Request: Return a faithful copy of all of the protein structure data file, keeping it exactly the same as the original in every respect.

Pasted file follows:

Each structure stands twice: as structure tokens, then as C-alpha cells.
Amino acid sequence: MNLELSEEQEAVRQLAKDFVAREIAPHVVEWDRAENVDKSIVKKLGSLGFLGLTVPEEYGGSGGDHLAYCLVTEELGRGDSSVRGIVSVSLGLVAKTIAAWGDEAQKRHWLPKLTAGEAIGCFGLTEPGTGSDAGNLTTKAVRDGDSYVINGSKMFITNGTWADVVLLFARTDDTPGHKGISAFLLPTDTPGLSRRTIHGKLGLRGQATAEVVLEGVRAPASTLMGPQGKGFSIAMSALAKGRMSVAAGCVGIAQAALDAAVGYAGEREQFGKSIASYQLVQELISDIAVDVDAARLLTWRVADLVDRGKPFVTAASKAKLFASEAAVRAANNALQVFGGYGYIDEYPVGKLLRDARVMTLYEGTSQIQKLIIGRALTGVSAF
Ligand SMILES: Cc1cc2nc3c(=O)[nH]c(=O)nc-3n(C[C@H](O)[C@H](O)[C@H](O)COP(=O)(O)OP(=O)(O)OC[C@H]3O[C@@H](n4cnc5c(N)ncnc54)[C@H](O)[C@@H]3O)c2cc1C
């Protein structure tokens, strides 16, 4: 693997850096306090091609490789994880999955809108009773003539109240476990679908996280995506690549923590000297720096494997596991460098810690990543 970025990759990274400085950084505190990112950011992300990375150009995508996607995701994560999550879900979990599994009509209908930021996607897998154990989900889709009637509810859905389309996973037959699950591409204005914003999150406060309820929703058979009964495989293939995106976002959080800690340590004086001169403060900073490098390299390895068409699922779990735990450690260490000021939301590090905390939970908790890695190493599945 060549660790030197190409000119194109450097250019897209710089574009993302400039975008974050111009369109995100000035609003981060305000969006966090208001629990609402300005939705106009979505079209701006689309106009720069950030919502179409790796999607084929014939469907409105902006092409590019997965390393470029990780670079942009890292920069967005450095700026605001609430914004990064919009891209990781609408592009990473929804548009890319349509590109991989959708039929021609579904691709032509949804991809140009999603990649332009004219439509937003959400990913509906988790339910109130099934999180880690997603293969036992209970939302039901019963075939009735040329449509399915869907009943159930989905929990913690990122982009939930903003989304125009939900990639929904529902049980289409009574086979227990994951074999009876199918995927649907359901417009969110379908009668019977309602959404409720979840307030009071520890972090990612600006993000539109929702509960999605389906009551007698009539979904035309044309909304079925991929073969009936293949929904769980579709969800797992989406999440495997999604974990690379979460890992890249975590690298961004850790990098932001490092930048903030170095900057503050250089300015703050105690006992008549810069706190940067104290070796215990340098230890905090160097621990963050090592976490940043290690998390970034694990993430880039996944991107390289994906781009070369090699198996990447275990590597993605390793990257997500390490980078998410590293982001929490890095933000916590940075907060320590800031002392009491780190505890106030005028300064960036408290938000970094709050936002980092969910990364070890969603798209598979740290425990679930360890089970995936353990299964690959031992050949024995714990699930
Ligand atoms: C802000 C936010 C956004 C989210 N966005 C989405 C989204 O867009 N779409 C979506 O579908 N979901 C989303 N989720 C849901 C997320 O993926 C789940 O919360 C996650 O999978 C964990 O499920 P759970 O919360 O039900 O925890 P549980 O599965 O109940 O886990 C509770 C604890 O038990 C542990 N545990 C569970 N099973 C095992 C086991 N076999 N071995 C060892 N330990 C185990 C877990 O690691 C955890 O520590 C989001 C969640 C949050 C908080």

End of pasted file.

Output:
Each structure stands twice: as structure tokens, then as C-alpha cells.
Amino acid sequence: MNLELSEEQEAVRQLAKDFVAREIAPHVVEWDRAENVDKSIVKKLGSLGFLGLTVPEEYGGSGGDHLAYCLVTEELGRGDSSVRGIVSVSLGLVAKTIAAWGDEAQKRHWLPKLTAGEAIGCFGLTEPGTGSDAGNLTTKAVRDGDSYVINGSKMFITNGTWADVVLLFARTDDTPGHKGISAFLLPTDTPGLSRRTIHGKLGLRGQATAEVVLEGVRAPASTLMGPQGKGFSIAMSALAKGRMSVAAGCVGIAQAALDAAVGYAGEREQFGKSIASYQLVQELISDIAVDVDAARLLTWRVADLVDRGKPFVTAASKAKLFASEAAVRAANNALQVFGGYGYIDEYPVGKLLRDARVMTLYEGTSQIQKLIIGRALTGVSAF
Ligand SMILES: Cc1cc2nc3c(=O)[nH]c(=O)nc-3n(C[C@H](O)[C@H](O)[C@H](O)COP(=O)(O)OP(=O)(O)OC[C@H]3O[C@@H](n4cnc5c(N)ncnc54)[C@H](O)[C@@H]3O)c2cc1C
């Protein structure tokens, strides 16, 4: 693997850096306090091609490789994880999955809108009773003539109240476990679908996280995506690549923590000297720096494997596991460098810690990543 970025990759990274400085950084505190990112950011992300990375150009995508996607995701994560999550879900979990599994009509209908930021996607897998154990989900889709009637509810859905389309996973037959699950591409204005914003999150406060309820929703058979009964495989293939995106976002959080800690340590004086001169403060900073490098390299390895068409699922779990735990450690260490000021939301590090905390939970908790890695190493599945 060549660790030197190409000119194109450097250019897209710089574009993302400039975008974050111009369109995100000035609003981060305000969006966090208001629990609402300005939705106009979505079209701006689309106009720069950030919502179409790796999607084929014939469907409105902006092409590019997965390393470029990780670079942009890292920069967005450095700026605001609430914004990064919009891209990781609408592009990473929804548009890319349509590109991989959708039929021609579904691709032509949804991809140009999603990649332009004219439509937003959400990913509906988790339910109130099934999180880690997603293969036992209970939302039901019963075939009735040329449509399915869907009943159930989905929990913690990122982009939930903003989304125009939900990639929904529902049980289409009574086979227990994951074999009876199918995927649907359901417009969110379908009668019977309602959404409720979840307030009071520890972090990612600006993000539109929702509960999605389906009551007698009539979904035309044309909304079925991929073969009936293949929904769980579709969800797992989406999440495997999604974990690379979460890992890249975590690298961004850790990098932001490092930048903030170095900057503050250089300015703050105690006992008549810069706190940067104290070796215990340098230890905090160097621990963050090592976490940043290690998390970034694990993430880039996944991107390289994906781009070369090699198996990447275990590597993605390793990257997500390490980078998410590293982001929490890095933000916590940075907060320590800031002392009491780190505890106030005028300064960036408290938000970094709050936002980092969910990364070890969603798209598979740290425990679930360890089970995936353990299964690959031992050949024995714990699930
Ligand atoms: C802000 C936010 C956004 C989210 N966005 C989405 C989204 O867009 N779409 C979506 O579908 N979901 C989303 N989720 C849901 C997320 O993926 C789940 O919360 C996650 O999978 C964990 O499920 P759970 O919360 O039900 O925890 P549980 O599965 O109940 O886990 C509770 C604890 O038990 C542990 N545990 C569970 N099973 C095992 C086991 N076999 N071995 C060892 N330990 C185990 C877990 O690691 C955890 O520590 C989001 C969640 C949050 C908080």